### Generating Tables to Demonstrate Limits

Demonstrates the limit of a function f (x) at x=c by generating tables of values of f (x) for values of x near c.
How to Use   ||   Examples   ||   Other Notes

How to Use
• Enter the function f (x) in the text input field marked "f (x)="
• Enter the value of c in the text input field marked "c="
• Enter the starting value of δ in the text input field marked "δ="
• Click the "Restart" button to generate the tables
• Click the "Closer (2x)" button to move the values shown in the tables to values closer to c (by a factor of 2)
• To regenerate the table from the starting values, generate a new table after entering new values, click the "Restart" button
The text input field marked "f (x)=" can accept a wide variety of expressions to represent functions. The text input fields marked "c=" and "δ=" can accept real numbers in decimal notation.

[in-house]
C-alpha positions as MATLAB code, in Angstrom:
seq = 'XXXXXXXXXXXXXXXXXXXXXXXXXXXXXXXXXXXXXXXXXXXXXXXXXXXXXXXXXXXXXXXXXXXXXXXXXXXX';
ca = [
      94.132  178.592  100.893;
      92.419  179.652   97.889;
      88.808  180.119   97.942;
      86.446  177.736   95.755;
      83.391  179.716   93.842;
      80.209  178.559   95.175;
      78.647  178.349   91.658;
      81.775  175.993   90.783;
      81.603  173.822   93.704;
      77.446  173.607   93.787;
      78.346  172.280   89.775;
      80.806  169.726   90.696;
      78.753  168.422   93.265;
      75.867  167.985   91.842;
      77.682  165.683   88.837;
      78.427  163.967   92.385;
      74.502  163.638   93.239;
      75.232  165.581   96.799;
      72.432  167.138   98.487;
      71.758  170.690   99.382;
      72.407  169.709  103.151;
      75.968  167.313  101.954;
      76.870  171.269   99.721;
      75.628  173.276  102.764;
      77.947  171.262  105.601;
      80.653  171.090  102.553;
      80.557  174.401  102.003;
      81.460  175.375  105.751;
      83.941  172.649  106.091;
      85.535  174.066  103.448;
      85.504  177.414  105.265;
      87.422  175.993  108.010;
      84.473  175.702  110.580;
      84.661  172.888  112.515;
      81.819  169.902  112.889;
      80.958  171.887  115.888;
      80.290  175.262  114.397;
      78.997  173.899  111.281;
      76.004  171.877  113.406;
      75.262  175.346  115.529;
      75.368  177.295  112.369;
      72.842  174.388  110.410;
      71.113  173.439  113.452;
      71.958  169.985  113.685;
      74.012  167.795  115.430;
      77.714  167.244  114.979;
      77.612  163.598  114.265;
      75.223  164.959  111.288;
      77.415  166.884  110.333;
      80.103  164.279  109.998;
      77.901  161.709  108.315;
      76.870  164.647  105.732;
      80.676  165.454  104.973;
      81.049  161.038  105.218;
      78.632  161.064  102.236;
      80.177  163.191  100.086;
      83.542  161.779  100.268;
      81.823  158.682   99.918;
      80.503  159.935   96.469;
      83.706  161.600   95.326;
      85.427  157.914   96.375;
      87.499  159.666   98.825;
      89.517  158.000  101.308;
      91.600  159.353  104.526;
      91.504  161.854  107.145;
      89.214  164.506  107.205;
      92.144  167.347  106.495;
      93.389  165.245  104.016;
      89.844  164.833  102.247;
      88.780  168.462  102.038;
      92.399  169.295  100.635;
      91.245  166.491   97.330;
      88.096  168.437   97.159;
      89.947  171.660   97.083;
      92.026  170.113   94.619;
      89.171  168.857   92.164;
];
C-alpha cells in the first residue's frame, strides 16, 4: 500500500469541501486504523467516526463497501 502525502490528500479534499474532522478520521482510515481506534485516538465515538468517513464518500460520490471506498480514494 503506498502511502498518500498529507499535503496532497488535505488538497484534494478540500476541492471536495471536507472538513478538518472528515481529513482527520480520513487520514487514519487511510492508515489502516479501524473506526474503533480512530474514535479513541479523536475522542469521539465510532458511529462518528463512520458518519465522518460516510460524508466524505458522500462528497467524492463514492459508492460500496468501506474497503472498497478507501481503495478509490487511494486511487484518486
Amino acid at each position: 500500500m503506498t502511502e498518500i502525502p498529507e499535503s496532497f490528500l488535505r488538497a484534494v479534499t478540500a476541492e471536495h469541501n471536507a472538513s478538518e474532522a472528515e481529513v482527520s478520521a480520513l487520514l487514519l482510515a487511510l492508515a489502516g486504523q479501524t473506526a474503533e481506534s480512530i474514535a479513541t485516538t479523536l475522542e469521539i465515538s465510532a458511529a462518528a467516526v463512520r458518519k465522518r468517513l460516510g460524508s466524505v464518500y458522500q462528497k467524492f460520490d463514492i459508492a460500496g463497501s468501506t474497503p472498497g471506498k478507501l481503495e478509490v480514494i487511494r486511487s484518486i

Examples

Other Notes
The starting value of δ determines where the tables start, with c-δ and f (c-δ) on the left, c+δ and f (c+δ) on the right. The other lines in the tables show values of f (x) for values closer to c -- on the left, c-δ/2, c-δ/4, c-δ/8, etc.

Recall the "ε-δ" definition of a limit:

The limit of f (x) as x approaches c is equal to L if and only if:
for every ε>0 there is a δ>0 so that |f (x)-L|<ε whenever |x-c|<δ

In the tables above, the values of δ roughly correspond to the values of δ in the definition -- the limit of f (x) as x approaches c is L just in case sufficiently small values of δ in the tables give values of f (x) sufficiently close to the value of L.

If the values in either table diverge, then the limit does not exist. Also, if the values in both tables approach limits, but the limits do not agree, then the limit does not exist; however, it may be possible to demonstrate a one-sided limit in this case.